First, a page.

Buried amidst the furor over the MLS expansion bids submitted, and those that were not, prior to the Tuesday deadline is some clever wording regarding when the next phase of expansion will take
After months of "2011" appearing on every press release and announcement regarding the timeline, no such mention is included in the official announcement regarding the seven bids
Instead, the next round of expansion is set for "the next few years," and while a "few" commonly means three, and 2011 is three years away, there's no guarantee that
expansion by two teams in 2011 is going to happen.
The deadline passed without a bid from the New York Mets. MLS officials have adamantly insisted a second New York team is an attractive
option - after all, does anyone really believe Thierry Henry
wants to play on artificial turf in Seattle? -- and will continue to do even as they evaluate the bids submitted. Henry may be
too old by then, but at some point, some superstar from somewhere, will be lured to the Big Apple, and that doesn't mean Harrison, N.J. Bet on it.
(This isn't to say Red Bull won't sign a
big name to jack up the excitement and the crowds when Red Bull Arena opens up. But if MLS wants a superstar in New York it needs a team in New York, as in the city. Ronaldinho
Joisey, you know what I'm saying? The Knicks play in the Garden, not the Garden State.)
Also declining to submit a bid is the Las Vegas group fronted by Mark Noorzai
God for that. Either the group wants to buy a piece of the Crew and not move it to Vegas, or it and another group that are affiliated yet separate want to buy a piece of the Crew as well as an
expansion team in Vegas and build a vast indoor complex including a stadium, or it and the unaffiliated but not independent group want to purchase the Crew and move it to Vegas to play in a vast
indoor complex including a stadium, or it's playing a shell game of interlocking partnerships and overlapping interests by which items dribble out such as this (from the Columbus Dispatch
, president of The Team: Sports, Entertainment, Media, said California businessman Mark Noorzai
is leading the efforts of both groups. The group in pursuit
of the Crew is known as Crew Sports Holdings LLC. Its mission, Whinham said, is 'to shepherd, over time, the transition to local ownership and management of the Crew.'"
"a couple" of those interested in the Crew also are involved with the Las Vegas Sports and Entertainment Group, The Team spokesman Stephen Evans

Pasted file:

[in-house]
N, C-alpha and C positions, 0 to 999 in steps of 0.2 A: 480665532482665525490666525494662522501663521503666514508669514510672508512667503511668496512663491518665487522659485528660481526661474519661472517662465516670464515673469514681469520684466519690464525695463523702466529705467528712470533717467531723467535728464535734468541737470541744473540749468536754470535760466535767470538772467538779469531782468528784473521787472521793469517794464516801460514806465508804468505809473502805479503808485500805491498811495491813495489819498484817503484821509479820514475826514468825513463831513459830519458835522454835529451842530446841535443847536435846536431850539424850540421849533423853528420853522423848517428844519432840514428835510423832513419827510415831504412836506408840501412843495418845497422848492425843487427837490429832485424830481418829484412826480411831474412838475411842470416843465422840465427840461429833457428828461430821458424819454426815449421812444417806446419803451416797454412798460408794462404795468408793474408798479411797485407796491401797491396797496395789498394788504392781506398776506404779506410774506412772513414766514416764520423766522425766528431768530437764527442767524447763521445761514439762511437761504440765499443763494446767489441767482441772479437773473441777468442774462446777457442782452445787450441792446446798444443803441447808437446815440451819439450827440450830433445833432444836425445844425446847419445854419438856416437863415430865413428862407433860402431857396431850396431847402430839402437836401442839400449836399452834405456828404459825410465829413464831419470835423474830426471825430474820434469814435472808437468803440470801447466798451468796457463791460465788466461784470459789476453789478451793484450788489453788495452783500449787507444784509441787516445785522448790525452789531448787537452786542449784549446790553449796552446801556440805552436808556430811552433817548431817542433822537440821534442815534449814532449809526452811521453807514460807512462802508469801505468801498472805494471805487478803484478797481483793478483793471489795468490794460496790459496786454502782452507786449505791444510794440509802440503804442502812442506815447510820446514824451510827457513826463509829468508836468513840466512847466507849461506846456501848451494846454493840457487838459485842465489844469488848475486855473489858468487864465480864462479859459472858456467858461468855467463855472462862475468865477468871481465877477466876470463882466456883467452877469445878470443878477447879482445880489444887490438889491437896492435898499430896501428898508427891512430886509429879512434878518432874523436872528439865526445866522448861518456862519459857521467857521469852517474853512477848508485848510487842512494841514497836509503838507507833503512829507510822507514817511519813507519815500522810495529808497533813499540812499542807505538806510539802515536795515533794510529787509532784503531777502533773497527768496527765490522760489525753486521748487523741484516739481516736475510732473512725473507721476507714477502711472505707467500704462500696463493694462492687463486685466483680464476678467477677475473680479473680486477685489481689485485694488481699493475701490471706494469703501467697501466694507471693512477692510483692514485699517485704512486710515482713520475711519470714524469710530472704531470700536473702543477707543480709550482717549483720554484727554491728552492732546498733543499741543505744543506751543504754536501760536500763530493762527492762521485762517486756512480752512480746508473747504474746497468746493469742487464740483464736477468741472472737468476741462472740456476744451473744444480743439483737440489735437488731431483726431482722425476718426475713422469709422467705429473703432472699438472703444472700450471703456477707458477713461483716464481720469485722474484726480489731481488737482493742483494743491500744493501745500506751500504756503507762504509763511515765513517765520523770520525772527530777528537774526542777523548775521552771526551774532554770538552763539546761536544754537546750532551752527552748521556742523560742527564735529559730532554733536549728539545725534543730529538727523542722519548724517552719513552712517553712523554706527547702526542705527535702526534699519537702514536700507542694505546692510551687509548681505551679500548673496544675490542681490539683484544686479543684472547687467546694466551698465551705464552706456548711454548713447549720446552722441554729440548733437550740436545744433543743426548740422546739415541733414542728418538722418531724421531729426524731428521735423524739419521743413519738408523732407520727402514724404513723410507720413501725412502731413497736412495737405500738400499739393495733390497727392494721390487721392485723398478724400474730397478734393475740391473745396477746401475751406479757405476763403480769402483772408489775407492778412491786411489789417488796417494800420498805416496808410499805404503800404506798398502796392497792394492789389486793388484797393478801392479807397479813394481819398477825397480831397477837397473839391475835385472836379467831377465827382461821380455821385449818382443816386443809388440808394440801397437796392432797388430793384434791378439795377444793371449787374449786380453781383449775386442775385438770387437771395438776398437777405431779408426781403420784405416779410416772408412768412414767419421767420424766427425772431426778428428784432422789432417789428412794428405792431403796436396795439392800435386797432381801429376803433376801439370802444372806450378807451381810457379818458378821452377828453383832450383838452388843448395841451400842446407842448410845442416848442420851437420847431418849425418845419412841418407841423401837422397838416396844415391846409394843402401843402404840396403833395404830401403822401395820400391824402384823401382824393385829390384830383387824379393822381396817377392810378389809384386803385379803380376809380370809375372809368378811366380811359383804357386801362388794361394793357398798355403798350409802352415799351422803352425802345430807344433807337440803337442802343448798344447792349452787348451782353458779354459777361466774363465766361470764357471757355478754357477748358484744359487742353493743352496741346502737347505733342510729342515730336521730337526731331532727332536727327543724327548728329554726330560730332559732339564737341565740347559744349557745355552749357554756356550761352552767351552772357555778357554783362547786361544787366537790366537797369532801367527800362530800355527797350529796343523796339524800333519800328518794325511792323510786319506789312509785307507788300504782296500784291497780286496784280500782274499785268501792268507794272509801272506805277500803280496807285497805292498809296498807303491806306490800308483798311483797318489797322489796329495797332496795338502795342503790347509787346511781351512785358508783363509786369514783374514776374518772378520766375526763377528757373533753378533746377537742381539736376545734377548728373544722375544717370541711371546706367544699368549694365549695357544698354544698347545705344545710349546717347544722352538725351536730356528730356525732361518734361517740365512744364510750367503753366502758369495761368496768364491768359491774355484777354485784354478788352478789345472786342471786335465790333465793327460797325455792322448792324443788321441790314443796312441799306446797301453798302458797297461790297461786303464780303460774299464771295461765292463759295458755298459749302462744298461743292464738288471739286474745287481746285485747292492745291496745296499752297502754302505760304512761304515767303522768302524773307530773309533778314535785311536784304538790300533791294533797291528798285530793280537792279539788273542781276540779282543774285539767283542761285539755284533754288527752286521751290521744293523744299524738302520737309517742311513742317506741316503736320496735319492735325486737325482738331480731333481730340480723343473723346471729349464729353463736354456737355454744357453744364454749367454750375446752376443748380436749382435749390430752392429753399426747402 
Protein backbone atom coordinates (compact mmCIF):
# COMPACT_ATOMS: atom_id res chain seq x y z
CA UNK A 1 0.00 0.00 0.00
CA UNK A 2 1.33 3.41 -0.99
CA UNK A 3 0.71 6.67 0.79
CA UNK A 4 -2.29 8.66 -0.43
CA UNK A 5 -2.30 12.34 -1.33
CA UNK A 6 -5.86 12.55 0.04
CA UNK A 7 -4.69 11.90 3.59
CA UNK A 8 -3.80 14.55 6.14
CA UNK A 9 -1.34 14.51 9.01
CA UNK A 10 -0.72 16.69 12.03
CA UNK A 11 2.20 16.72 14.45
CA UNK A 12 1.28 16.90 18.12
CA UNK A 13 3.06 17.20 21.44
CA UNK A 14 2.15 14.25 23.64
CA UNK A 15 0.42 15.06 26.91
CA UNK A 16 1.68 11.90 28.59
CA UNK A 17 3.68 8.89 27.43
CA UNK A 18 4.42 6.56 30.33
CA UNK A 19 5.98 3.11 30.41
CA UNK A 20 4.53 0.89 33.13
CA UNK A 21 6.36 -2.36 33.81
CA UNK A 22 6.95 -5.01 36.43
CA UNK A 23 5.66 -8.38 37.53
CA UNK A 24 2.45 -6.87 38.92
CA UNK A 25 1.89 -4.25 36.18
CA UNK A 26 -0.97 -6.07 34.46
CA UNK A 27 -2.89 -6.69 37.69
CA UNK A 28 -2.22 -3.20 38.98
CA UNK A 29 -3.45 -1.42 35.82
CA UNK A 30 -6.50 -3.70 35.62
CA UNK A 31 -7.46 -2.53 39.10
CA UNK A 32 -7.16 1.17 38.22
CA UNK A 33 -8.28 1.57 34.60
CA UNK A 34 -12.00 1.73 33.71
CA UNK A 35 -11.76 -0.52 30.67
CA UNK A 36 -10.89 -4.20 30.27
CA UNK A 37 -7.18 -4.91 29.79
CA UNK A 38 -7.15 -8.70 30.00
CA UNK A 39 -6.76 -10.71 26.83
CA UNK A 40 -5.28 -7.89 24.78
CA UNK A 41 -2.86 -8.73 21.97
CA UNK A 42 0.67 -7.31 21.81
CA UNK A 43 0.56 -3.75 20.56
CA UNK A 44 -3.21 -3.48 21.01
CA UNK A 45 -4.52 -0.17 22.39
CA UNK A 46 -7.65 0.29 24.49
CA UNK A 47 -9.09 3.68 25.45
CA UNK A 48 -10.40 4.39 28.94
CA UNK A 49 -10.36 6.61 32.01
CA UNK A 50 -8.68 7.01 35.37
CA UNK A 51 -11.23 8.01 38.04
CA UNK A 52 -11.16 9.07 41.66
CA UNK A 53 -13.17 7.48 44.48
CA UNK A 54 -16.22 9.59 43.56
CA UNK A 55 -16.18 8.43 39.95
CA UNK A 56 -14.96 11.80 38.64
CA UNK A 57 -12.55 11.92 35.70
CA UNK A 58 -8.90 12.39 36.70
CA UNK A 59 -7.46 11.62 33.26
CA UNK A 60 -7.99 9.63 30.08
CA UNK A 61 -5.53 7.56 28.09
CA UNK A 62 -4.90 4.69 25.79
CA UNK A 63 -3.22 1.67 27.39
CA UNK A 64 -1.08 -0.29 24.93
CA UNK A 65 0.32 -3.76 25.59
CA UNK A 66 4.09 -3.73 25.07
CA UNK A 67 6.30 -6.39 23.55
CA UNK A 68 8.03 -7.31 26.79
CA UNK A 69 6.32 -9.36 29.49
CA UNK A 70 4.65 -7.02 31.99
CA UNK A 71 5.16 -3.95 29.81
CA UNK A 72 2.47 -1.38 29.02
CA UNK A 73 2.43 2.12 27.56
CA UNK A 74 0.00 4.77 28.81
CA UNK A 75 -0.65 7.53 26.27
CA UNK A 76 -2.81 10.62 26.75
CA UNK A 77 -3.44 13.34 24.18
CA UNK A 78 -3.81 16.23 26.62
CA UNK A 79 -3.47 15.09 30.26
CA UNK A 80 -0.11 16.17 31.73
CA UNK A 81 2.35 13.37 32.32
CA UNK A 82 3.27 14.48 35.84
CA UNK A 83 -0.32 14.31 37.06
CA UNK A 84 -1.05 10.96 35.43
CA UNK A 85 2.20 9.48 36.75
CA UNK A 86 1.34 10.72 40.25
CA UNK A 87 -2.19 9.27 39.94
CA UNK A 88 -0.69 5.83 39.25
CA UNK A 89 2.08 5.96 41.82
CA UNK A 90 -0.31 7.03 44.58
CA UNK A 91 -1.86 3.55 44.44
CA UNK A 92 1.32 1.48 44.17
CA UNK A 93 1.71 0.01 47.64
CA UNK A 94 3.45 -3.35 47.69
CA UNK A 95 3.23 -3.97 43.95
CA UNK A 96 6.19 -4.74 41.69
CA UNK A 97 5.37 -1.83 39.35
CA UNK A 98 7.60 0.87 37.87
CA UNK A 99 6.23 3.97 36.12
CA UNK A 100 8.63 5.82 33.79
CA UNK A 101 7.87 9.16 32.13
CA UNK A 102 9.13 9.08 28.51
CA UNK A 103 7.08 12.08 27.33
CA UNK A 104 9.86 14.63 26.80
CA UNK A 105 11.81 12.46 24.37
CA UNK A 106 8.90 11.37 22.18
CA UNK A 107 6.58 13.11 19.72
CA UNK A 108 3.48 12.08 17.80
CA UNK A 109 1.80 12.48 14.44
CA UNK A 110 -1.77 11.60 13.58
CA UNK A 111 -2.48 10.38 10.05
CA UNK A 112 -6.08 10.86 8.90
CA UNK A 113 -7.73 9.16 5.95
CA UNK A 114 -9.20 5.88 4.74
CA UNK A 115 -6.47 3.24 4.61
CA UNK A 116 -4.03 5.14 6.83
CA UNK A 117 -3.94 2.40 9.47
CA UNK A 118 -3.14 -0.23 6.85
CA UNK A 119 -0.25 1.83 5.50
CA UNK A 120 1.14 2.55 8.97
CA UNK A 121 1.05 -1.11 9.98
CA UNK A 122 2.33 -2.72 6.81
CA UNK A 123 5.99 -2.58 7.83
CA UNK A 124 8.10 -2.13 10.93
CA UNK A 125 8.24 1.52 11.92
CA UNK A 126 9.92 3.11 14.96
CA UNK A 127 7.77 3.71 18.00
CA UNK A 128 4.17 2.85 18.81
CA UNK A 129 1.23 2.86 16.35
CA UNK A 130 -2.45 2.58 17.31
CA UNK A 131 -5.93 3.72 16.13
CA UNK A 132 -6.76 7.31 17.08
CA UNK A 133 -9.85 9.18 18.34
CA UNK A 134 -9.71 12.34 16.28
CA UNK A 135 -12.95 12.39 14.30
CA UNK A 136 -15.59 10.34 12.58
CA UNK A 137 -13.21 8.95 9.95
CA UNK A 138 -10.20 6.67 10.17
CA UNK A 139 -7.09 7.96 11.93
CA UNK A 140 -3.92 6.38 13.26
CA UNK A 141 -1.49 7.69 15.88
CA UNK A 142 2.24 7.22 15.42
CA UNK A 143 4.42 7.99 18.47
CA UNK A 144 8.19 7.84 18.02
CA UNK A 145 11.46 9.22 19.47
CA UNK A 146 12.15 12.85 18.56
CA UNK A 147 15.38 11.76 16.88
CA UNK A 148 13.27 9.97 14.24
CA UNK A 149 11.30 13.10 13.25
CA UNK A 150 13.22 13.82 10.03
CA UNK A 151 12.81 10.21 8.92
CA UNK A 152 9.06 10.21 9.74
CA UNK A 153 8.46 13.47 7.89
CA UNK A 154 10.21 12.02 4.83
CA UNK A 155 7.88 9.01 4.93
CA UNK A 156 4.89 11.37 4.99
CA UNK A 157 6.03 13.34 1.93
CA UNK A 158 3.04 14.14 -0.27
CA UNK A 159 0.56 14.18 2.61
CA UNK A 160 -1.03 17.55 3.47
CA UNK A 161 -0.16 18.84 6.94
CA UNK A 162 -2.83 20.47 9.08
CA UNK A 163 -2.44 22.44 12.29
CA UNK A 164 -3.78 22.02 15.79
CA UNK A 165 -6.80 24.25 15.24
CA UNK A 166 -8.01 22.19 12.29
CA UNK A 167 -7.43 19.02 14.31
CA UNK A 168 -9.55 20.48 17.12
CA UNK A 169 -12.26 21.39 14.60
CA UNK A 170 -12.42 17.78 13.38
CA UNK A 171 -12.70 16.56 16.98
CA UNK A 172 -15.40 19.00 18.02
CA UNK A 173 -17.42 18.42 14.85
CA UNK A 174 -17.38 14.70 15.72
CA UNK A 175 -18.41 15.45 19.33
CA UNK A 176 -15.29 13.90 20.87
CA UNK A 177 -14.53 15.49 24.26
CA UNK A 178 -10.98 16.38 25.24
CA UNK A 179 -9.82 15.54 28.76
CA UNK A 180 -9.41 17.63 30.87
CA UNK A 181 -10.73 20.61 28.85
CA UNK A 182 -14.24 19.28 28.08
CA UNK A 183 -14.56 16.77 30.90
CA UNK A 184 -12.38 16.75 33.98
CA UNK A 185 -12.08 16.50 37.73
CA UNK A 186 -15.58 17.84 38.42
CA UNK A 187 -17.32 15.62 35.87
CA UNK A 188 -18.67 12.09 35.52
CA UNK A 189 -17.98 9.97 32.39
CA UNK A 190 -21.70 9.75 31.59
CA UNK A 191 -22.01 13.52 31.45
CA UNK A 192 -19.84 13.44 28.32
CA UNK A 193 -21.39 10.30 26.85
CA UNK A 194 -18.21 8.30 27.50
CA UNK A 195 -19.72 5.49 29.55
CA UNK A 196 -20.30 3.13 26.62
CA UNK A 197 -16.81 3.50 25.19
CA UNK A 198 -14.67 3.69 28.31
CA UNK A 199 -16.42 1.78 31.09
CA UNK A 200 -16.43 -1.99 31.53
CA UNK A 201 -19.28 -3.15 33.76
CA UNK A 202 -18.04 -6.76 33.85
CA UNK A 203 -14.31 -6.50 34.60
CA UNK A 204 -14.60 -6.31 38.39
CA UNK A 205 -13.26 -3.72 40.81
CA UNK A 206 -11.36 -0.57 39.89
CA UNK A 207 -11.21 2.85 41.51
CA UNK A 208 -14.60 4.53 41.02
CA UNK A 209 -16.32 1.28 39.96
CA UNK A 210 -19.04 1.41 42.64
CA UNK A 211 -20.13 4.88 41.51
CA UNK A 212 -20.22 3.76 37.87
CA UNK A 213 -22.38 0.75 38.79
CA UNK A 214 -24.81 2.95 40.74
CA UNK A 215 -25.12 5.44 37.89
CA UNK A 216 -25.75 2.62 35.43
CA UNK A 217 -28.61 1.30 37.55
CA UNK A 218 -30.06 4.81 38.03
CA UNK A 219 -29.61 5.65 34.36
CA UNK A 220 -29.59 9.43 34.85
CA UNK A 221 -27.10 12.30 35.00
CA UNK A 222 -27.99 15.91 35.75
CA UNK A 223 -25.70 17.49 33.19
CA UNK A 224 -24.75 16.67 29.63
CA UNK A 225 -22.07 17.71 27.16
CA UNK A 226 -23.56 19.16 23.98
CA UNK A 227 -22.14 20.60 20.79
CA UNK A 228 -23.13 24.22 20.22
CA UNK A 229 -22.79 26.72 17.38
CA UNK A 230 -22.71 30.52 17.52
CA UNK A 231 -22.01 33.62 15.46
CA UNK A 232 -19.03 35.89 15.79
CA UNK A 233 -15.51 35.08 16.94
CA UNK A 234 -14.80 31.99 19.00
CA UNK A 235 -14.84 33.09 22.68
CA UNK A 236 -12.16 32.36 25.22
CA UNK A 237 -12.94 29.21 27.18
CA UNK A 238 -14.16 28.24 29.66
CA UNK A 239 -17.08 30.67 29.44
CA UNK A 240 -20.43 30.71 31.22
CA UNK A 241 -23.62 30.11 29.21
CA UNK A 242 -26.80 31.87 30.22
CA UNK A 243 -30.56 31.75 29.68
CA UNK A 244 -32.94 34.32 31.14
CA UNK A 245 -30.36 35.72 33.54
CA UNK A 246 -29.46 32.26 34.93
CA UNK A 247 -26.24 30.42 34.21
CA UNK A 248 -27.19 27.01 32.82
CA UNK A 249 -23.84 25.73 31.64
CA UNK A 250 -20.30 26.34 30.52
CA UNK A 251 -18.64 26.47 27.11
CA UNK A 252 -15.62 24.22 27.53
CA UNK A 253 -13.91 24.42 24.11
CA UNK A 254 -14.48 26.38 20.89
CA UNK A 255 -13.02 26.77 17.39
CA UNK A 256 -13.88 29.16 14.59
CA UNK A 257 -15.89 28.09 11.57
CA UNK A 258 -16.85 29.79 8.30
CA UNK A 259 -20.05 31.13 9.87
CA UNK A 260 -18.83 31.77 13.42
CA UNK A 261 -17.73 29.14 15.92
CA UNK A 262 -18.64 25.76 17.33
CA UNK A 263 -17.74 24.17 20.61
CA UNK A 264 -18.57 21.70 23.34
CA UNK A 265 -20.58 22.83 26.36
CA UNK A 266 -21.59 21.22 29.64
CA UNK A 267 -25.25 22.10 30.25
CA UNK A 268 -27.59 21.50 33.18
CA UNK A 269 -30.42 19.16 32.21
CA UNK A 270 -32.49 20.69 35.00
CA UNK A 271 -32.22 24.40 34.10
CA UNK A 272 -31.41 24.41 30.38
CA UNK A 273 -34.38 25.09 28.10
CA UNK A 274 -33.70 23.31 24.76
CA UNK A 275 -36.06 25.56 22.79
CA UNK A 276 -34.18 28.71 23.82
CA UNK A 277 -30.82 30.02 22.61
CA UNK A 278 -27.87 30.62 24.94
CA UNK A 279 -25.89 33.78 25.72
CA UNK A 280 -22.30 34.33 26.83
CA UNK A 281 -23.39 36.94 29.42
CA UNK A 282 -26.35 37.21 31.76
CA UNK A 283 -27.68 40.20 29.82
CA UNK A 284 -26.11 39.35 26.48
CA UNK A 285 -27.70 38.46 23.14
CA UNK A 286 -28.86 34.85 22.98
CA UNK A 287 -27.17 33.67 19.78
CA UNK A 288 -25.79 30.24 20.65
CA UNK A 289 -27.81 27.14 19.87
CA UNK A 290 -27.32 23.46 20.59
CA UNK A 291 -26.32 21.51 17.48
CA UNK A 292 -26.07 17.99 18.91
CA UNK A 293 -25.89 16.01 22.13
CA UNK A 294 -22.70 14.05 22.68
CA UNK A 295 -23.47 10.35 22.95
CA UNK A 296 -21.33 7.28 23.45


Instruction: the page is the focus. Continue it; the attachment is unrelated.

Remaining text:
said, but the Crew group also
includes some local investors, and more locals are being pursued.
The only investors in Crew Sports Holdings who have been publicly identified are Noorzai and banker Jonathan
. Whinham indicated that Noorzai, of Santa Barbara, Calif., would move his family to Columbus if the deal goes through."
As the potential business partners in Montreal might
There's no definite timeline for when the league will announce its expansion plans, either. "An announcement regarding which markets will receive the next two expansion clubs
will take place during the fourth quarter of 2008 or the first quarter of 2009," is vague enough and long enough for the league to ponder its next move.
The dizzying pace of expansion
is worrying, but the stone-cold facts are that the past few expansion additions are far superior propositions than some of the existing ones. Deep pockets, viable stadium options, and attractive
demographics in Toronto FC and Seattle and Philadelphia pushed them to the forefront, and kudos to the Philly group for insisting on natural grass rather than the synthetic stuff in the other
None of the Serious Seven will find equaling those groups a simple task. Of the past six additions (counting Real Salt Lake and San Jose), only Chivas USA is lagging.
That's a good strike rate. Here's a rundown on the applicants: MONTREAL.
If Canadian mogul George Gillett
or one of his partners can step up as the lead investor, Montreal
looks much stronger than it did with just the Saputo family on board. Otherwise, MLS officials will look somewhere else. Great stadium, good USL team. Chances:
There's oodles of money in Vancouver, and by allowing Seattle to play in Quest Field MLS has laid the groundwork for matches at B.C. Place, a 60,000-seat facility that needs some
renovation but might be a suitable stopgap, IF
the waterfront stadium project awakes from hibernation. The star power of NBA star Steve Nash is irresistible. Chances:
Some MLS executives are leery of renovating PG&E Park in Portland, and backer Merritt Paulson
says he'll pony up the expansion fee ($40 million, supposedly) but needs
partners and public money to run the team, overhaul the stadium, and also build a suburban baseball facility for the minor-league team that currently plays there. That's a lot of pieces to fall
into place for a very promising market. But, think rivalry with Seattle. Chances:
Fair. ST. LOUIS
needs money and has needed it for years. At least it has political
backing for a stadium project. But is the project or market so flawed the money hasn't been forthcoming? Chances:
has NFL Falcons owner Arthur Blank
the spotlight and former Columbus Crew general manager Jim Smith
, the Falcons' vice president of marketing, working behind the scenes. Or not. Chances:
NHL Senators owner Eugene Melnyk
has clout but he's not Dave Checketts
, who in four years gave birth to Real Salt Lake and moved it into a spectacular stadium. Top that! Chances:
Barcelona has joined forces with businessman Marcelo Claure
, a Miami resident who is the CEO of Brightstar Corporation, a wireless company, and the
owner of FC Bolivar. This can't be a rehash of the Chivas USA model, with U.S.-based partner Antonio Cue
running the show and drawing lousy crowds for Guadalajara owner Jorge
, and neither can it be ex-Fusion owner Ken Horowitz
revisited. But there's a deal in place to play at FIU, so there's hope. Chances: